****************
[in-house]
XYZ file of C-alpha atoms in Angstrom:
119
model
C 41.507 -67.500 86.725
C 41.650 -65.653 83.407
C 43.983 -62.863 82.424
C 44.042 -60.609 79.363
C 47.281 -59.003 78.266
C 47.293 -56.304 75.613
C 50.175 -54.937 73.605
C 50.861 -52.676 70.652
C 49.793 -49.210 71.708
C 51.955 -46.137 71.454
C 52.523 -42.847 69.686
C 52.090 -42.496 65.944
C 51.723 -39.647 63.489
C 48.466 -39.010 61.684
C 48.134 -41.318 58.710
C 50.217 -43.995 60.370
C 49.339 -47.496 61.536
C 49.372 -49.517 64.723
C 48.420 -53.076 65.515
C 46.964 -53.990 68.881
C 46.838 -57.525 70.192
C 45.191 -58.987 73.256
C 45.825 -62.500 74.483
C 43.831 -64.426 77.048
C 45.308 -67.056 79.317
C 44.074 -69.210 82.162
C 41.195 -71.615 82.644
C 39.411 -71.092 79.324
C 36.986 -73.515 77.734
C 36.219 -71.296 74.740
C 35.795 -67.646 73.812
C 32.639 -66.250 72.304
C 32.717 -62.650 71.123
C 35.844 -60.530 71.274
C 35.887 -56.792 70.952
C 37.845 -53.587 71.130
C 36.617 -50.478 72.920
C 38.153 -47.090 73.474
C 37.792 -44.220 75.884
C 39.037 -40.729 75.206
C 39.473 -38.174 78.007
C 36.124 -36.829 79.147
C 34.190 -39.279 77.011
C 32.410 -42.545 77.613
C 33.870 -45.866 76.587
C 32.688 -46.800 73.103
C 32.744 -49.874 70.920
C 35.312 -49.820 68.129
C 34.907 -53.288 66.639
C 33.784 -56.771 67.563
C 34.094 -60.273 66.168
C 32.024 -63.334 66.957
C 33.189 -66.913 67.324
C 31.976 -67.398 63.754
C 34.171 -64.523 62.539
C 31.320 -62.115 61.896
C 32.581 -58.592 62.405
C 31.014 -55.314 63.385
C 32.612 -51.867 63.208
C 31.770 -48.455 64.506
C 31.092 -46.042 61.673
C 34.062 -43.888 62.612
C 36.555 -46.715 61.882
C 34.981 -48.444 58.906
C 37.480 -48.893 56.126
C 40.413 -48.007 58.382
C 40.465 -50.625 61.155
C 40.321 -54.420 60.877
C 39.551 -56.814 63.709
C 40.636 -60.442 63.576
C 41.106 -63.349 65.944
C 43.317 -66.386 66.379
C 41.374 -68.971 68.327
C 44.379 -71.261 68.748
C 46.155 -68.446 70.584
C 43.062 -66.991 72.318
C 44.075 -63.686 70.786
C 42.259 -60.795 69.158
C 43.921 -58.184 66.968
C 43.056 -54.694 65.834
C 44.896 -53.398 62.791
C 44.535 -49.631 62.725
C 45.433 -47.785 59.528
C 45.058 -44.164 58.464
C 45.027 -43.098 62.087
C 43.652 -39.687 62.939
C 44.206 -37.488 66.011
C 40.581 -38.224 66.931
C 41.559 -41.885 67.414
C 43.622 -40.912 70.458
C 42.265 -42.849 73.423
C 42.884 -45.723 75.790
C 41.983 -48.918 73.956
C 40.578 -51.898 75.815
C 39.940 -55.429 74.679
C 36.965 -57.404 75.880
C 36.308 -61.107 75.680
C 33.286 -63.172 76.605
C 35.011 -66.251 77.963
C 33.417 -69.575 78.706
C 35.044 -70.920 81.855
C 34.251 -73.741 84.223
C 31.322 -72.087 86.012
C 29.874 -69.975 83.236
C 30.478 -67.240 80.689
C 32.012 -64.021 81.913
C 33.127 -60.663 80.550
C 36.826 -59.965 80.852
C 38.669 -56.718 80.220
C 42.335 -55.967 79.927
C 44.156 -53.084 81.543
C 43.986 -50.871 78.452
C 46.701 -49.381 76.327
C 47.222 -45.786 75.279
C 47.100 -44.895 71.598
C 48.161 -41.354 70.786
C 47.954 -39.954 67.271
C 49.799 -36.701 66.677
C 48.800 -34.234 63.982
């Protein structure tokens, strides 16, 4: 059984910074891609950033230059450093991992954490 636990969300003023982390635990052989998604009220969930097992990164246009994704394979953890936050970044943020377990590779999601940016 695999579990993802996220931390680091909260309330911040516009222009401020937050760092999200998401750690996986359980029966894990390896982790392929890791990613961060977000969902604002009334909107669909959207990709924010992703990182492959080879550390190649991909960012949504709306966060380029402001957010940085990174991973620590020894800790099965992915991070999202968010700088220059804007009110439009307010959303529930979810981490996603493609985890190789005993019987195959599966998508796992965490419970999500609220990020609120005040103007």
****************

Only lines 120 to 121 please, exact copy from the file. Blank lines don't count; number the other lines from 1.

C 48.161 -41.354 70.786
C 47.954 -39.954 67.271